At The List, we clearly enjoy football in all its forms. High school, college, NFL, Canadian, Arena, backyard two-hand touch … just give us yard lines and first downs and a few wild touchdown dances, and we’re a happy bunch.
But as much as we love all the football we can get, it’s really Friday nights that get us going. And with college football starting its attempt to steal the spotlight this week, it made us think about how much better Fridays are.
Oh, sure. College and NFL football can have their fancy scholarships and diamond-studded championship rings, but give us a couple of local high schools down the street from each other, battling it out for bragging rights, and all is right with our world.
It may not be a popular opinion, but there’s plenty of reasons why high school football is better than both …
10. Parents in the crowd
Look around the stands at any high school football game after just about any game, and you’ll see parents cheering on their kid. Whether he’s the University of Georgia-bound star, or that skinny kid who finally got into the game, there’s a good chance he’s got parents or other family in the stands, telling everyone around them “That’s my boy.”
9. Play with the team you’ve got
In the NFL, you get to pick your new players from a pool of the best college guys in the country; in the highest level of the NCAA, you give free education to the best high school players in order to get them to play for you. In high school, though, you get the kids who live in your district, and you go try to win with them. And even if they’re no good, there’s no multi million-dollar TV contract to lose.
8. Embedding into the neighborhood
How great is it when you go see a game at a place like Valdosta, where the stadium is historic and built right into the middle of a neighborhood that supports its team like few others. It’s just one example among many of high school football teams being the pride of the neighborhood that surrounds it. At the higher levels, the fanbases get bigger, more spread out and more impersonal. We want to hear the band on our front porch.
7. One night (mostly)
Oh, there’s typically a handful of Saturday high school games each week, and they’ll occasionally pop up on a Thursday, but Friday night is home. That’s when all the big games will be. That’s when you have to choose which of all the games to check out that night. No chasing TV dollars, just kids and marching bands and Friday night lights. And maybe a cheap hot dog or two.
6. Creative nicknames
We love when teams go a little out there with their nickname. Haven’t we all seen enough Tigers and Lions and Bears and Eagles? I mean, nothing against them all, but there’s rarely anything there identifiable with the city or school or area. Some colleges do decently with this, but the vast majority play it pretty safely. The NFL is the same way. You know you’ll never see the Atom Smashers or the Syrupmakers in the NFL, right? High school wins here.
5. Ticket prices
If you’ve got a family of four, you probably can’t afford to all head to an NFL or major college game without mortgaging your house and selling off one of your two kids. Not that we’d know from experience or anything. But even a state championship game is probably going to cost you less than $100, including some food and maybe even a big foam finger.
4. Players who are just good enough
Everybody with an NFL or major college scholarship was a huge star at the lower level. They probably dominated at times and are in their school’s Hall of Fame. Heck, they might have a statue outside the stadium by this point. But in high school, lots of these kids haven’t even played before, at least not any more than getting tackled on some dirt patch down the street where they grew up. They’re just learning the game, and it’s a heck of a lot of fun to watch the scrawny kid become a starter by his senior year.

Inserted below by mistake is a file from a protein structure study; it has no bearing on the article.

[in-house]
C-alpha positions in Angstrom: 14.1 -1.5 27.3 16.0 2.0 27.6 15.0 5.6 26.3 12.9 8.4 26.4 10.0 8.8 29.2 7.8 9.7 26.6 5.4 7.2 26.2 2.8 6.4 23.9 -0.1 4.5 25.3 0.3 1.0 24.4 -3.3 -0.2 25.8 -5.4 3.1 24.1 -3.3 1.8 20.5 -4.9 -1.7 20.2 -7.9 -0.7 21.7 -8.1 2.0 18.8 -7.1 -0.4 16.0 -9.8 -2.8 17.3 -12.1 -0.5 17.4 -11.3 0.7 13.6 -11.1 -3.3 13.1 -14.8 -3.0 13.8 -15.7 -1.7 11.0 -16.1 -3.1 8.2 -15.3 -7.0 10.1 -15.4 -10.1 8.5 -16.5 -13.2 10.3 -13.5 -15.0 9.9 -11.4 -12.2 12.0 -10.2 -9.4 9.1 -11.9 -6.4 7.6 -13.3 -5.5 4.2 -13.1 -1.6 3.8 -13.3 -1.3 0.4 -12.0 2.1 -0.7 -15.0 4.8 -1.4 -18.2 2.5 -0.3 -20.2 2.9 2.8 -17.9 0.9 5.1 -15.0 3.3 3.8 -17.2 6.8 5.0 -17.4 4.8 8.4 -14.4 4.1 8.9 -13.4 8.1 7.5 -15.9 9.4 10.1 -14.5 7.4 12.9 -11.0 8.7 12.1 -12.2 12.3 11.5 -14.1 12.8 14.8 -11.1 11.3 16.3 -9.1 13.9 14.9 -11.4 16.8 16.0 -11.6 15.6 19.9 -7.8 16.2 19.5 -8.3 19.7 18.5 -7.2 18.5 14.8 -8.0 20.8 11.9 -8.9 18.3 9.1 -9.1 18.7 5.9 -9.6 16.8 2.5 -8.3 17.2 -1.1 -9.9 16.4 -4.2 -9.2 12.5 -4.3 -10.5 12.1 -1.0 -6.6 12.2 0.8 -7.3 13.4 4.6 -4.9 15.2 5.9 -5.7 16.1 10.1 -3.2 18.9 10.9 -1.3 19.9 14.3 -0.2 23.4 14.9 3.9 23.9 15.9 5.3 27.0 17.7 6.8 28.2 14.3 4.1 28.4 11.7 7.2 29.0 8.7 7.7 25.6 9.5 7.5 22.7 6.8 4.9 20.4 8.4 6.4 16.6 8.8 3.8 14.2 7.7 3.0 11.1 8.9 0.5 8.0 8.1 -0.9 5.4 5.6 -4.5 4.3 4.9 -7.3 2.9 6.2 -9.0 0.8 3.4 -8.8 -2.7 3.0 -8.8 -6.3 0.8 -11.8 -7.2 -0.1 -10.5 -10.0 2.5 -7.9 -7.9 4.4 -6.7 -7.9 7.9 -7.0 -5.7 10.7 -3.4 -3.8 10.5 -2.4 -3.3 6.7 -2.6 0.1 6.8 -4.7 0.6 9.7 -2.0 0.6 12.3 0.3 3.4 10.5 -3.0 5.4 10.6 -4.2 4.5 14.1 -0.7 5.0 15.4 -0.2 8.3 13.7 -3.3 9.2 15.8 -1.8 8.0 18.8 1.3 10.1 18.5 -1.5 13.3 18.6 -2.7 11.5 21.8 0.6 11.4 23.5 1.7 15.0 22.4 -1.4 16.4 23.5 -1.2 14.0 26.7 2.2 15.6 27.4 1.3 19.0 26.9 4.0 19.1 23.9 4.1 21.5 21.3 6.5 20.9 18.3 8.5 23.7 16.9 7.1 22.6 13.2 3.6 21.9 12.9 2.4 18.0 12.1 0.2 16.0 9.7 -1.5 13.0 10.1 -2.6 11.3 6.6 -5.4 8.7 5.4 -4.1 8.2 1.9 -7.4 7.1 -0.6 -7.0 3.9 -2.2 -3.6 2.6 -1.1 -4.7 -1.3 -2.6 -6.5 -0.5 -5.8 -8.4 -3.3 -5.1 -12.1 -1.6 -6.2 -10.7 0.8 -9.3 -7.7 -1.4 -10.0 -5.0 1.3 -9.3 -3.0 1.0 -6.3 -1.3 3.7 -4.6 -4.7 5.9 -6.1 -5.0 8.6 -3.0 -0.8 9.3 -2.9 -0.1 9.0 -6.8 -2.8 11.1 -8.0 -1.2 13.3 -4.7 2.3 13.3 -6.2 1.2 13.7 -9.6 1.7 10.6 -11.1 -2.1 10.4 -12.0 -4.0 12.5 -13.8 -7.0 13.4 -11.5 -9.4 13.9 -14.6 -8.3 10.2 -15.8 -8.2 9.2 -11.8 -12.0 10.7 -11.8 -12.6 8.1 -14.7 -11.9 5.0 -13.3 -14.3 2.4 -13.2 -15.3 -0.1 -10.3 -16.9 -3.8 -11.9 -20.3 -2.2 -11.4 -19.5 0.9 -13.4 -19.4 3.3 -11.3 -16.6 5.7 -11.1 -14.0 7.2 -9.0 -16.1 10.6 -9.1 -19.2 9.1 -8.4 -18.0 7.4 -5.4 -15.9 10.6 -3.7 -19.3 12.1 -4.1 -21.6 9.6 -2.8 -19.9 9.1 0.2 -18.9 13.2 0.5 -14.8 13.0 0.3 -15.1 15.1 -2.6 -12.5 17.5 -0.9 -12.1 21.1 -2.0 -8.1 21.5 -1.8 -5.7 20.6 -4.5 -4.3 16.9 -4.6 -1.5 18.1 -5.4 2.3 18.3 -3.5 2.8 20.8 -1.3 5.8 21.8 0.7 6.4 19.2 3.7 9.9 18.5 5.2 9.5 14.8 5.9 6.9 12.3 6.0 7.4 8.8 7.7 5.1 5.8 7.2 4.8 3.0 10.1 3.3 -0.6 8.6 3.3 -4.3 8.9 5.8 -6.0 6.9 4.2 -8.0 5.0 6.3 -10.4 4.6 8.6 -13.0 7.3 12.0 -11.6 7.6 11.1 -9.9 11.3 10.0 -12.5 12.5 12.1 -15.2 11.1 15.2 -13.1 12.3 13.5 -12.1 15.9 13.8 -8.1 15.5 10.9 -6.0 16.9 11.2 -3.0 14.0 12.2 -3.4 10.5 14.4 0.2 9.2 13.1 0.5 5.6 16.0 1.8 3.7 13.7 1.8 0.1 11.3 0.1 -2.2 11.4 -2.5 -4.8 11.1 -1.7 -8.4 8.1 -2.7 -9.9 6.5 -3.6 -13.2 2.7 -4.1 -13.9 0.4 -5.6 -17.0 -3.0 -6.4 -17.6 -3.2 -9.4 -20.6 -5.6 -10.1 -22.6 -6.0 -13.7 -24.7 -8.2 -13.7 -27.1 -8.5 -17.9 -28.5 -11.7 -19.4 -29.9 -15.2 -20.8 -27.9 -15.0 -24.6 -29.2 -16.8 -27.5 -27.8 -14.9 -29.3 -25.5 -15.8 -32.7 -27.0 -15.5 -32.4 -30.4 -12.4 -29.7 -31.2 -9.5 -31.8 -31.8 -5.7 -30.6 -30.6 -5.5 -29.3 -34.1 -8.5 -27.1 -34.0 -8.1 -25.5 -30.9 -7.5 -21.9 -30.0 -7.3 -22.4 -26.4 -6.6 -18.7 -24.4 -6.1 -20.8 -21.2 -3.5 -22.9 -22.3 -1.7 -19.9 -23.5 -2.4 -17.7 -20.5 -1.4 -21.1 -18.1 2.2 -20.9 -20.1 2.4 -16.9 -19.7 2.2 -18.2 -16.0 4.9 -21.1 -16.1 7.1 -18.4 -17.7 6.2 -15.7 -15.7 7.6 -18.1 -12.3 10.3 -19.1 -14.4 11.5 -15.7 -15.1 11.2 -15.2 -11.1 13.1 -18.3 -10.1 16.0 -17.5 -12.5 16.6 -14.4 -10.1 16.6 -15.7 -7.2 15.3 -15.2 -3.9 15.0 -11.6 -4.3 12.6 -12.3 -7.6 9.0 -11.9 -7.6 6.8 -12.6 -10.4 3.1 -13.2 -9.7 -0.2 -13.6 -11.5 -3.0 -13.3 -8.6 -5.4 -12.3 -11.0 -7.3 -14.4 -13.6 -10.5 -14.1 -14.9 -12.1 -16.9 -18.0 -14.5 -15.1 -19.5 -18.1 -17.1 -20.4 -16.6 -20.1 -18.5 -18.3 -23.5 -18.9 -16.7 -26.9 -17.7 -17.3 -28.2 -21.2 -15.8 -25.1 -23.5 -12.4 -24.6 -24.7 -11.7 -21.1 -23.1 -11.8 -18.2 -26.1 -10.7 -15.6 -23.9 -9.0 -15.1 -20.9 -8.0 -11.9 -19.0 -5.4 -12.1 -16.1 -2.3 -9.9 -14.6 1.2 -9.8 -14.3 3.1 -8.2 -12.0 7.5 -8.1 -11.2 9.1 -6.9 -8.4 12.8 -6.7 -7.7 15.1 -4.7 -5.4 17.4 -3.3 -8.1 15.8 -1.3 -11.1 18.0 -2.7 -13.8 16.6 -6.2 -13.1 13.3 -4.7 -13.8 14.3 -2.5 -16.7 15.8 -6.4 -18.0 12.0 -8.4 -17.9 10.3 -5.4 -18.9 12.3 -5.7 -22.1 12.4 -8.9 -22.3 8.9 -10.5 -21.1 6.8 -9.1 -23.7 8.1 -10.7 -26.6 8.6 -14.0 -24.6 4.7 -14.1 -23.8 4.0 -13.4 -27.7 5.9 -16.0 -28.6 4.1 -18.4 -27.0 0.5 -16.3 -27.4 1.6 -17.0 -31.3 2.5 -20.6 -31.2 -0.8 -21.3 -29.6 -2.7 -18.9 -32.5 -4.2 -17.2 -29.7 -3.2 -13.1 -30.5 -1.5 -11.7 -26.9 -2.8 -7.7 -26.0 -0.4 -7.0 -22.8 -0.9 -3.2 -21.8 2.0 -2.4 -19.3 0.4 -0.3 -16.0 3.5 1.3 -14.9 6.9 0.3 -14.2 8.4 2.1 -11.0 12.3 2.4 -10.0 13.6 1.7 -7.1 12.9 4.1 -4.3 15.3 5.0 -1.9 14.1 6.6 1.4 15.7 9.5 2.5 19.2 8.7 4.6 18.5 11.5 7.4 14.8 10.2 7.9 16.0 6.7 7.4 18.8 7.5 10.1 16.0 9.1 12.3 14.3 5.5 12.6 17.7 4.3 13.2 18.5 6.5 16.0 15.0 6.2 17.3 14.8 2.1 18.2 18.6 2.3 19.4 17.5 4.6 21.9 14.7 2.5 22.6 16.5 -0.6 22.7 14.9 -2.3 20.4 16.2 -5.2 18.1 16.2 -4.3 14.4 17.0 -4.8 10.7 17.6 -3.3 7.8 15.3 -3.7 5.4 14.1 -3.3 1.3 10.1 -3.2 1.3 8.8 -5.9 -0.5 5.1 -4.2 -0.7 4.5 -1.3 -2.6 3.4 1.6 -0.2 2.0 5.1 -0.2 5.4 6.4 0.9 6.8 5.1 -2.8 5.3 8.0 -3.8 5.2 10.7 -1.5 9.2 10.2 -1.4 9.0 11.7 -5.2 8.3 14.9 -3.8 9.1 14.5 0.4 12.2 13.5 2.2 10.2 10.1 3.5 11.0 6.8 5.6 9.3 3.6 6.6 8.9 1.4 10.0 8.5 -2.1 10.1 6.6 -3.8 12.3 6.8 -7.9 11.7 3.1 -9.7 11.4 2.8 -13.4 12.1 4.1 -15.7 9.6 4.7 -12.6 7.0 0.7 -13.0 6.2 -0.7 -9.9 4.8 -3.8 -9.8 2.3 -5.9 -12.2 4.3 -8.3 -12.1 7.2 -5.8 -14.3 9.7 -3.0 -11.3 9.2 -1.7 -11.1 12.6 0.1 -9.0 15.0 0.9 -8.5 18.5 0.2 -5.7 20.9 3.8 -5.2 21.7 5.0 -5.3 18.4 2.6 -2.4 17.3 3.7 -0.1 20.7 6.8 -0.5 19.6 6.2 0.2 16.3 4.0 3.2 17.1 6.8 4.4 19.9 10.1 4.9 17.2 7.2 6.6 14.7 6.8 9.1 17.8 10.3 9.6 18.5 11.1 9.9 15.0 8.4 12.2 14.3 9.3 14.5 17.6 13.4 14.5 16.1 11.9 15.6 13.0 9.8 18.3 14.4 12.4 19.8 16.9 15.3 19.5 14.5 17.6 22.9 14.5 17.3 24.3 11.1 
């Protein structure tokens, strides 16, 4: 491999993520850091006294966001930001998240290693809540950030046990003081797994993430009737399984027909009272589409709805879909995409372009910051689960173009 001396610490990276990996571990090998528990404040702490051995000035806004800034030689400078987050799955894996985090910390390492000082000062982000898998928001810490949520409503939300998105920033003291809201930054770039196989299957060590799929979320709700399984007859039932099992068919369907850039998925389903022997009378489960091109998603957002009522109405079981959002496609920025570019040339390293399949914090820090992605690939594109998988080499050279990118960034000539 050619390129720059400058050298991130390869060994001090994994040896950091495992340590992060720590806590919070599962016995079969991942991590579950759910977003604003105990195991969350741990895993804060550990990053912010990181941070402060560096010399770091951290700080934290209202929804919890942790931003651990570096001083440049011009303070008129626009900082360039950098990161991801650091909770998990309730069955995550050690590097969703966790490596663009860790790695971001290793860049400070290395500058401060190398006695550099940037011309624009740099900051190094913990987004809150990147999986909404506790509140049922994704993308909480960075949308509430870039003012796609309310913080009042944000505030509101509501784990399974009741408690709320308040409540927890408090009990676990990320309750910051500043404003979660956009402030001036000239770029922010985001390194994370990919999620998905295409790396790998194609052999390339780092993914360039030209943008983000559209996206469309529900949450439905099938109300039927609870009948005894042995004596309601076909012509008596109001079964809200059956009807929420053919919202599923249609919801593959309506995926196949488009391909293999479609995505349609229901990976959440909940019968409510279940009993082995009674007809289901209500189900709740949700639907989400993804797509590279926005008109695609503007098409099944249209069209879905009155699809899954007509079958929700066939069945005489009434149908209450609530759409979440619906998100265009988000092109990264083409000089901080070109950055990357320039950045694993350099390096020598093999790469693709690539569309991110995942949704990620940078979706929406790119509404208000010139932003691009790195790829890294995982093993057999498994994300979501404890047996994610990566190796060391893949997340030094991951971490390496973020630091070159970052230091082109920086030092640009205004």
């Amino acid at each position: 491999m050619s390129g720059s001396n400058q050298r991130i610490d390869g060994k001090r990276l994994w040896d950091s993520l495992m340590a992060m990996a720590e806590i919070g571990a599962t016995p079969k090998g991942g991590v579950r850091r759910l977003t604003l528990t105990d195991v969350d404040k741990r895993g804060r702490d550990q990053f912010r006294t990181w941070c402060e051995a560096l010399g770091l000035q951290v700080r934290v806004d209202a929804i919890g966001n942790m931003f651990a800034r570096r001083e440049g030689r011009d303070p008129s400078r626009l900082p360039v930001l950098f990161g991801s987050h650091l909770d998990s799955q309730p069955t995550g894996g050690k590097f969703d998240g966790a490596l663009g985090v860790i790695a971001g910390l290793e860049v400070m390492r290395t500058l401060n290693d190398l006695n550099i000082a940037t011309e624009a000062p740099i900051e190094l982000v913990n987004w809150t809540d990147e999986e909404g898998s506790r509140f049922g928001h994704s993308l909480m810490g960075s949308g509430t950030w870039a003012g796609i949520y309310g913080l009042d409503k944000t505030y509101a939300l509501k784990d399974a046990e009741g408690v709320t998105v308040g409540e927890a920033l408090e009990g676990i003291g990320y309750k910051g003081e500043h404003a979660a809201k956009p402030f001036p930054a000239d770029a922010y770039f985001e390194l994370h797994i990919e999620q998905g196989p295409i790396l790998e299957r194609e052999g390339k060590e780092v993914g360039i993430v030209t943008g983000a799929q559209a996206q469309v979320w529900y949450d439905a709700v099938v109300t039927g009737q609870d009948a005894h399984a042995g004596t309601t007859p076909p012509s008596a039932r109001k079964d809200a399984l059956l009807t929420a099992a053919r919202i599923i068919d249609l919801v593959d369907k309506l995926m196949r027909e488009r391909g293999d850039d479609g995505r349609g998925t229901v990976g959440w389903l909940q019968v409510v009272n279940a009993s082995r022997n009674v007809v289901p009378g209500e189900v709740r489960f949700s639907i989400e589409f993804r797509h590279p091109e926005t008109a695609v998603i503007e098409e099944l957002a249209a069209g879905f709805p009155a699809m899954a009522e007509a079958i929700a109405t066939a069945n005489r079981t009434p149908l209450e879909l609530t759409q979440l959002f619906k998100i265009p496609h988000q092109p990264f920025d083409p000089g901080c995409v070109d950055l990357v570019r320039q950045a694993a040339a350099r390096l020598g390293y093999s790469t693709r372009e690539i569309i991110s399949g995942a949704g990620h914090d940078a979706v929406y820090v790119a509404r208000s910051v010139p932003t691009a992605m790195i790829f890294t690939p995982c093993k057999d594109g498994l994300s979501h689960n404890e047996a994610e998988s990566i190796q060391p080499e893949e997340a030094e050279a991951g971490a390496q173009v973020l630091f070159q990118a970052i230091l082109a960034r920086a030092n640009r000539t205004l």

3. Shaking hands after the game
If they can do it after NHL playoff series, where half the players probably emerge with half their teeth gone, why can’t they do this after NFL and college games? All they do is have the coaches do a quick drive-by shake to placate the TV viewers, and then they’re off to talk to Erin Andrews. After high school games, every player and every coach lines up to shake hands, just like you did in Little League. It reminds us that this is a game in the end, and running into each other for 2.5 hours doesn’t mean you can’t stay friends.
2. Playing both sides of the ball
It used to be the norm, even in the NFL, many decades ago. Now, everybody’s a specialist at the higher levels. Hardly anybody even seems to play multiple positions, much less multiple sides of the ball. They just can’t handle it, can they? Yeah, well, our high school heroes will keep that fire burning. Particularly in the smaller classifications, pretty much everybody does this. But even on the AAAAAA level, it’s rather common to get your best players on the field as much as possible. Ironman football, people. It’s how it’s meant to be played. Let the quarterback make a few tackles. It’ll be good for him. Builds character.
Yeah, the NFL does it right. And major NCAA football finally took a step in the right direction with this four-team format they’ll put in a couple of years from now. But that still doesn’t come close to matching the March Madness-style intensity of the 32-team high school football playoff. Getting those brackets, examining them, making predictions and then watching it all play out is basically the highlight of our year at The List. Maybe those college boys will come around some day. But until then, we’ve got the best thing going right here in Georgia.
But we want to know what you think. Do you prefer high school football over college/NFL? Why or why not? Which reasons did we miss? Are you still ready to hit the field and play both sides of the ball? Comment here or hit us up on Twitter at @ajcprepsports to let us know.